The additional spilled water is meant to help migrating salmon, meaning it would not be available for generating electricity.

Senator Maria Cantwell questioned the acting head of the U.S. Forest Service, Vicki Christiansen, this week. Among the senator's top concerns: there may not be enough air support for fires in the West this year.

Patricia Marin says her daughter Azul has been suffering from asthma since she was just a baby.
EarthFix, NWPB Photo/Courtney Flatt

Patricia Marín still remembers the day nine years ago when her daughter Azul started coughing and couldn't stop. Her breathing was ragged.

At the time, Azul was just 18 months old. Marín brought her to the emergency room.


The Pacific Northwest could soon become a hub of ocean energy technology. An Oregon State University project to set up a wave energy test site is now applying for the federal permits needed to move ahead.

In Seattle, there’s a national fire research lab where scientists have been working on a new computer model to better aid land managers as they predict how fires will behave and where smoke will go. But now that federal work’s been halted.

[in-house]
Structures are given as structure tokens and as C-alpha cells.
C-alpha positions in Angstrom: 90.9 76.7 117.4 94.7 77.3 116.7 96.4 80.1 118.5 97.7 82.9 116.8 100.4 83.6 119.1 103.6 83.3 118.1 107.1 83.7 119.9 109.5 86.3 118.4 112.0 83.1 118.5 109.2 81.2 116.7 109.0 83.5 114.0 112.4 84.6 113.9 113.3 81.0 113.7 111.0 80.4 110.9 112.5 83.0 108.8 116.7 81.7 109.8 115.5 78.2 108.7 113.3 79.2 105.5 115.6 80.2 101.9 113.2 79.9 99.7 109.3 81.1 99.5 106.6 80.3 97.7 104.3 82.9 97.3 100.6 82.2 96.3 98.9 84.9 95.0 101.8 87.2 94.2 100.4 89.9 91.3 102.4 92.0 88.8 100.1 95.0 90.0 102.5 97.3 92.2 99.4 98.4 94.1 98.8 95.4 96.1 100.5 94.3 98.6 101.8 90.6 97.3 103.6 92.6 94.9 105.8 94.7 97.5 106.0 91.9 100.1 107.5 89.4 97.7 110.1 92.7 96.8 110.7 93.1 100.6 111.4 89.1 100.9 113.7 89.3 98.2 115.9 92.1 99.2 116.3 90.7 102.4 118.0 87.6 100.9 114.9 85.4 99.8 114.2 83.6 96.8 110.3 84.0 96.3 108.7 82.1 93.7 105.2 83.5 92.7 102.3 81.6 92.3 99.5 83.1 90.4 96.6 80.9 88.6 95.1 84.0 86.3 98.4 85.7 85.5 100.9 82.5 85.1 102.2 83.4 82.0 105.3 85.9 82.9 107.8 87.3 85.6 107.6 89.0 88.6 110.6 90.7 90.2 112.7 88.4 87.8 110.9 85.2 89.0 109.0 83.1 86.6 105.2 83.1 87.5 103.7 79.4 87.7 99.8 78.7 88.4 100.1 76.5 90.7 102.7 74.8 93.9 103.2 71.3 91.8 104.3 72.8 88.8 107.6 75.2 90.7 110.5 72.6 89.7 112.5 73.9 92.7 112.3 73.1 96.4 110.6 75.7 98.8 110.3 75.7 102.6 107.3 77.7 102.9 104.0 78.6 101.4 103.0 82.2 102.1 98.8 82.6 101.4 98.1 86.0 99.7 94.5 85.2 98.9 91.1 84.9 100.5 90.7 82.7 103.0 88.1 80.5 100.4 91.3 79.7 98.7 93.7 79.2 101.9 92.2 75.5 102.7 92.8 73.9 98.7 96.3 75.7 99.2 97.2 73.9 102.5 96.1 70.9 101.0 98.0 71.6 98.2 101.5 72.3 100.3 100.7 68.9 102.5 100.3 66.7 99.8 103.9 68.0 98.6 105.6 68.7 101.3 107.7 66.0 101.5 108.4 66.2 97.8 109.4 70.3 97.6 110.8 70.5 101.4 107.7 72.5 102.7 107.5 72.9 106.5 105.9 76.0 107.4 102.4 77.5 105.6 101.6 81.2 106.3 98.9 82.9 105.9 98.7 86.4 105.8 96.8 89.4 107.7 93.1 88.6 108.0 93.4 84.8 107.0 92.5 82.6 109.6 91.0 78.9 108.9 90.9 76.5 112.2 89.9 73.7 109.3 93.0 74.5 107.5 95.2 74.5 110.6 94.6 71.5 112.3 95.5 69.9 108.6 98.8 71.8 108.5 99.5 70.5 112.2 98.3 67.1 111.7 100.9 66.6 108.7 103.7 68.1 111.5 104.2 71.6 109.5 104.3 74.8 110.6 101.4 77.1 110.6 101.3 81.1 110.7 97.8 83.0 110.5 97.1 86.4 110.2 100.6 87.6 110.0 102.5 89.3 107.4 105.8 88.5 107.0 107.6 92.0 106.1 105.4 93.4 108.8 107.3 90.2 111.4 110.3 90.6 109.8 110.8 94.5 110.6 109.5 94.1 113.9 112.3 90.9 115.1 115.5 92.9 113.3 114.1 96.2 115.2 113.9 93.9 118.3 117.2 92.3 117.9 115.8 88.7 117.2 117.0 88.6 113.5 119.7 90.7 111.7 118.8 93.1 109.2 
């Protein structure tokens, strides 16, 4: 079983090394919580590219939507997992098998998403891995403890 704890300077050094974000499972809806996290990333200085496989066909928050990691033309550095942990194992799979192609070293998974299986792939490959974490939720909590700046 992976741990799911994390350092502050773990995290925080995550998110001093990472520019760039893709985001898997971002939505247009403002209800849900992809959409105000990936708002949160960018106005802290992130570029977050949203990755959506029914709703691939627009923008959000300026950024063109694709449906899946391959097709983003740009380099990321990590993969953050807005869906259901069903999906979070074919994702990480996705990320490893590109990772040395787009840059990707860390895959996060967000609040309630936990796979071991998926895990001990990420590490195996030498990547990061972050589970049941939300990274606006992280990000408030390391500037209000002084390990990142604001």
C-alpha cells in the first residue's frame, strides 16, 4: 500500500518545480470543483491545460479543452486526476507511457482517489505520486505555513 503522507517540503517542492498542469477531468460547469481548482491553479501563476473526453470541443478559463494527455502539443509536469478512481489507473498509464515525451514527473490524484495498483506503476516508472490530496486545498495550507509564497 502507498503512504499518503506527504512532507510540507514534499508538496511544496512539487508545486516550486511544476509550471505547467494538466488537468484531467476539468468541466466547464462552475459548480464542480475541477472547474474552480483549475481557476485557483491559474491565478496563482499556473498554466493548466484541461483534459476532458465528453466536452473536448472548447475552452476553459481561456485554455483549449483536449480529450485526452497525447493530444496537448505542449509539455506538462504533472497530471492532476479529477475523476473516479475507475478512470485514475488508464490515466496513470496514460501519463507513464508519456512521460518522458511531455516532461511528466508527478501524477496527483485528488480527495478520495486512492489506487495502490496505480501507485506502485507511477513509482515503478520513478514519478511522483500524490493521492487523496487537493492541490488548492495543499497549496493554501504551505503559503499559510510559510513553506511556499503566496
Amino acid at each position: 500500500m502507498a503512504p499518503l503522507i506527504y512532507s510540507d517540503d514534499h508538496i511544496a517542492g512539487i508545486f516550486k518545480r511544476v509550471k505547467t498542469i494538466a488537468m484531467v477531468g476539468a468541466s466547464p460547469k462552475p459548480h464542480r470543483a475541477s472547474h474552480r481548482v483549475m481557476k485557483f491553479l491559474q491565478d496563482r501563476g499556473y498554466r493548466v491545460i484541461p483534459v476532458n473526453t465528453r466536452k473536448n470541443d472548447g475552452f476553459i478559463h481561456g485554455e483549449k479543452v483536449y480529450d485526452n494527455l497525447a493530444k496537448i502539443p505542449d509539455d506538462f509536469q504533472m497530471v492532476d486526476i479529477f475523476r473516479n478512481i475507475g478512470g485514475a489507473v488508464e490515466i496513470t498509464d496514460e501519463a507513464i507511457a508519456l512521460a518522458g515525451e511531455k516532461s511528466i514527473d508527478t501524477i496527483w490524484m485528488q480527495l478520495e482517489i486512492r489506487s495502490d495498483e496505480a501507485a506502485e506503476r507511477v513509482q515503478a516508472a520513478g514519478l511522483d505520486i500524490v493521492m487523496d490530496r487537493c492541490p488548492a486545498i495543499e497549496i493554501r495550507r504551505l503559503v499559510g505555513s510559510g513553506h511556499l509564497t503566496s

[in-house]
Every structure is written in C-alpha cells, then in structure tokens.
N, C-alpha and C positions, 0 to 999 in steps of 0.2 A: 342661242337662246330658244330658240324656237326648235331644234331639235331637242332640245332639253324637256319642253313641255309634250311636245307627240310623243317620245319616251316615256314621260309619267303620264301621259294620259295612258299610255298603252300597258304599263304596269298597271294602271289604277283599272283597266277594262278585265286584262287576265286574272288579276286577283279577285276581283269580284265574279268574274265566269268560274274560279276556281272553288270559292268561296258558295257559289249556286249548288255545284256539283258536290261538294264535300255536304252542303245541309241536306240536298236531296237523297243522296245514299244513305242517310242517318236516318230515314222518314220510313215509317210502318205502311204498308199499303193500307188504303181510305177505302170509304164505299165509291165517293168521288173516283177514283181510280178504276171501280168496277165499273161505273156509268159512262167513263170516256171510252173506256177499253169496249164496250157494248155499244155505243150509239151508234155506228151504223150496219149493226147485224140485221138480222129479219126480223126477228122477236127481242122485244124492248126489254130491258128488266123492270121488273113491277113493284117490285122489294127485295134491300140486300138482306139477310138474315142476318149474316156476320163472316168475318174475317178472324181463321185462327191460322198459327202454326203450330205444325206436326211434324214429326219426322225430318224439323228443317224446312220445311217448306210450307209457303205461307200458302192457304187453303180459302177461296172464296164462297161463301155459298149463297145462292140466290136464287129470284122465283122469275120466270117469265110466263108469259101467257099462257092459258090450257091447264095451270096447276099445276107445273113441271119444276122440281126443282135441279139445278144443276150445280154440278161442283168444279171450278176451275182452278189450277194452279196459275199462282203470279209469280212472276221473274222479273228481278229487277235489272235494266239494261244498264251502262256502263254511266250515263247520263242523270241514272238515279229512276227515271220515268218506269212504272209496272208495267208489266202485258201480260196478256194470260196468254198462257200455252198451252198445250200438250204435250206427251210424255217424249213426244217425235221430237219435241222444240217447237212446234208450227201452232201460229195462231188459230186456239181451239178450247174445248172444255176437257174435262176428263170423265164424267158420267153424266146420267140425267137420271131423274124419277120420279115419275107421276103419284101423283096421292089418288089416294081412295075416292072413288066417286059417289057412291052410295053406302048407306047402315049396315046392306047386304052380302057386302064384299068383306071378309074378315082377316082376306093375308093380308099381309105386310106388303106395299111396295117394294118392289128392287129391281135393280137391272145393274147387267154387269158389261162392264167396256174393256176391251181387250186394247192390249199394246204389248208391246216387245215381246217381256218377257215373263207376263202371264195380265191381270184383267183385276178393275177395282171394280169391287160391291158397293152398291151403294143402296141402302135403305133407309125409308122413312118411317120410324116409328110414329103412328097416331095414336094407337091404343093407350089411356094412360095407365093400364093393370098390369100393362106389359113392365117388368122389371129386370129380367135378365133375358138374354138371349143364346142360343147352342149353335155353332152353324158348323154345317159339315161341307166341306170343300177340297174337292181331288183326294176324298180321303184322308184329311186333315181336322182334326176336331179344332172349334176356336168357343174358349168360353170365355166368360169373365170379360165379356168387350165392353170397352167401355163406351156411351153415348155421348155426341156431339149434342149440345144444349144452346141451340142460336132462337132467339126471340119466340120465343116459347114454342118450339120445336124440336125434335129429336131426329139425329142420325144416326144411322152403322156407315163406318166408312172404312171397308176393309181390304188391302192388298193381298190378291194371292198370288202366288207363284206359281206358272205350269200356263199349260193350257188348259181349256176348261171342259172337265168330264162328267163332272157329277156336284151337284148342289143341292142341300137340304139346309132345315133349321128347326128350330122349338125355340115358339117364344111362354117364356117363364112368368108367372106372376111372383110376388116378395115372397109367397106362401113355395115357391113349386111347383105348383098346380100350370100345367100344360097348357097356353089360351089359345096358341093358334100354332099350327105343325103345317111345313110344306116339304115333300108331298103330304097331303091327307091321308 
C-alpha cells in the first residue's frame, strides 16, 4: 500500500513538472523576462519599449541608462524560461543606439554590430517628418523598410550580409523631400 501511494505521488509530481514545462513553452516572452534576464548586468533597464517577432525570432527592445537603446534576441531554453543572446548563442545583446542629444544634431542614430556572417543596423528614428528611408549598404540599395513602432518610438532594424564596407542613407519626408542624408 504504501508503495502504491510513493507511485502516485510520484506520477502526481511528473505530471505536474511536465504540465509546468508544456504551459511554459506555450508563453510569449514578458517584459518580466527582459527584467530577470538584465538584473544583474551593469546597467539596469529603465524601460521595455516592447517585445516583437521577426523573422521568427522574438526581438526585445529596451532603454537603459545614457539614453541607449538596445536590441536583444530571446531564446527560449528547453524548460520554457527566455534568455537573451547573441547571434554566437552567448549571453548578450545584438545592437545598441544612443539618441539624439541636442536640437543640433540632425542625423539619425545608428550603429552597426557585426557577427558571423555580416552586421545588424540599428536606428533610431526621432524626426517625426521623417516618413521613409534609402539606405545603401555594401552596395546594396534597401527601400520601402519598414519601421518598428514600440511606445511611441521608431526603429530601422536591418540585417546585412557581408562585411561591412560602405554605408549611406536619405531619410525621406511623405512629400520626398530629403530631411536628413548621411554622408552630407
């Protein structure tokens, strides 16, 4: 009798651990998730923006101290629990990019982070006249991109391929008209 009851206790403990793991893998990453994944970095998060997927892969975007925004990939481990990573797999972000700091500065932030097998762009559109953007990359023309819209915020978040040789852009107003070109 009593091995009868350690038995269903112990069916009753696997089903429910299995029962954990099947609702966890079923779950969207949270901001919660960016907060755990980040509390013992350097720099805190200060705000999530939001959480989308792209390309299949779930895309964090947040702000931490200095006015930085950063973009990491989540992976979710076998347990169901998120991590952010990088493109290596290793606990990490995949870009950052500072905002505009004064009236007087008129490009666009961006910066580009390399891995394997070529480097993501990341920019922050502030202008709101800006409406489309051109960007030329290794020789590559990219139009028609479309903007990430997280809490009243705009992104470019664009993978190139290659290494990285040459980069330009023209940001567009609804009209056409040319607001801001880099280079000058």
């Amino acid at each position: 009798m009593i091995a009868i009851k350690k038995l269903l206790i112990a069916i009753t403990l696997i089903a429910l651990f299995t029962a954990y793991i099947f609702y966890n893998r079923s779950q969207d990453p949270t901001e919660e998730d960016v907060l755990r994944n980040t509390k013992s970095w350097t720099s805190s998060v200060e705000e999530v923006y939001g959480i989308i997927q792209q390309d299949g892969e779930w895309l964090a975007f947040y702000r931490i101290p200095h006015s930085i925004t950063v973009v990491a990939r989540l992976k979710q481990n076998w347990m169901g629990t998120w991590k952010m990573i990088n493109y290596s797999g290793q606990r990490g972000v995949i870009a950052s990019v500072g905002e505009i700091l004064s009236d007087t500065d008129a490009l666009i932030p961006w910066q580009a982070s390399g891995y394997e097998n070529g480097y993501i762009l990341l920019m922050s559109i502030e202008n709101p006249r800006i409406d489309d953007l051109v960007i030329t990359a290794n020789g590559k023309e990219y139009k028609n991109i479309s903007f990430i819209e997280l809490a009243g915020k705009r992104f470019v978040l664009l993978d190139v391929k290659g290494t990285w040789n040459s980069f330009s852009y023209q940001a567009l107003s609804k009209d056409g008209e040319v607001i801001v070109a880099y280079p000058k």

We’ve seen more wildfires burning into urban communities  lately. But there’s  a lot homeowners can do to protect themselves,  according to top scientists at the Missoula Fire Sciences Lab.

Homes located near or inside forests are a big complication for managing wildfires. Forest managers find themselves under increasing pressure to suppress natural fires because of the risk of nearby homes igniting.

But experts now say keeping those homes from burning could be cheaper and simpler than previously thought.

Researchers at Oregon State University have worked out a way to detect and identify whales long after they move on — just by sampling the water.